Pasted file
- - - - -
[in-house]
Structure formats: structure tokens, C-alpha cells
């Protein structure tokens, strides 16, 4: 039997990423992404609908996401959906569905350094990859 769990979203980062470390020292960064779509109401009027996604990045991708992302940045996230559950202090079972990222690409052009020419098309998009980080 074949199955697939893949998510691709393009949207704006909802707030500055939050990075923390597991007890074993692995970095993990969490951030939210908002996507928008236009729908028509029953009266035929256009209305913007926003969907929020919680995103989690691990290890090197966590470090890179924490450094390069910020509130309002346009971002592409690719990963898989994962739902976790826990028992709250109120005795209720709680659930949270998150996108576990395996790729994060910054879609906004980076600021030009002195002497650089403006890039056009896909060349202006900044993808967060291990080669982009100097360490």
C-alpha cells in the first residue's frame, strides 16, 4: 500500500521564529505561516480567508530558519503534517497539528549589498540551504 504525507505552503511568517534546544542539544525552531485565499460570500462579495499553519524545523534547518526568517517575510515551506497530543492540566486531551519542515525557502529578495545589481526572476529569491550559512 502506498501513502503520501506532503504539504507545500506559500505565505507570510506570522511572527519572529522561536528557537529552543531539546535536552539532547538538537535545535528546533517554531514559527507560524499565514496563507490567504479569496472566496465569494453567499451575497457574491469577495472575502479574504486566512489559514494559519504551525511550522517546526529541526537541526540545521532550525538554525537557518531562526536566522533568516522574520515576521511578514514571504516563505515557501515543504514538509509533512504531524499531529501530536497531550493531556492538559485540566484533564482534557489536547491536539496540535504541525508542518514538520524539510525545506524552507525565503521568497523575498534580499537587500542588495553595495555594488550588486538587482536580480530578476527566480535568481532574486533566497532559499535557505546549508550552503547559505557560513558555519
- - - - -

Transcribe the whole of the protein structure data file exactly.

[in-house]
Structure formats: structure tokens, C-alpha cells
């Protein structure tokens, strides 16, 4: 039997990423992404609908996401959906569905350094990859 769990979203980062470390020292960064779509109401009027996604990045991708992302940045996230559950202090079972990222690409052009020419098309998009980080 074949199955697939893949998510691709393009949207704006909802707030500055939050990075923390597991007890074993692995970095993990969490951030939210908002996507928008236009729908028509029953009266035929256009209305913007926003969907929020919680995103989690691990290890090197966590470090890179924490450094390069910020509130309002346009971002592409690719990963898989994962739902976790826990028992709250109120005795209720709680659930949270998150996108576990395996790729994060910054879609906004980076600021030009002195002497650089403006890039056009896909060349202006900044993808967060291990080669982009100097360490």
C-alpha cells in the first residue's frame, strides 16, 4: 500500500521564529505561516480567508530558519503534517497539528549589498540551504 504525507505552503511568517534546544542539544525552531485565499460570500462579495499553519524545523534547518526568517517575510515551506497530543492540566486531551519542515525557502529578495545589481526572476529569491550559512 502506498501513502503520501506532503504539504507545500506559500505565505507570510506570522511572527519572529522561536528557537529552543531539546535536552539532547538538537535545535528546533517554531514559527507560524499565514496563507490567504479569496472566496465569494453567499451575497457574491469577495472575502479574504486566512489559514494559519504551525511550522517546526529541526537541526540545521532550525538554525537557518531562526536566522533568516522574520515576521511578514514571504516563505515557501515543504514538509509533512504531524499531529501530536497531550493531556492538559485540566484533564482534557489536547491536539496540535504541525508542518514538520524539510525545506524552507525565503521568497523575498534580499537587500542588495553595495555594488550588486538587482536580480530578476527566480535568481532574486533566497532559499535557505546549508550552503547559505557560513558555519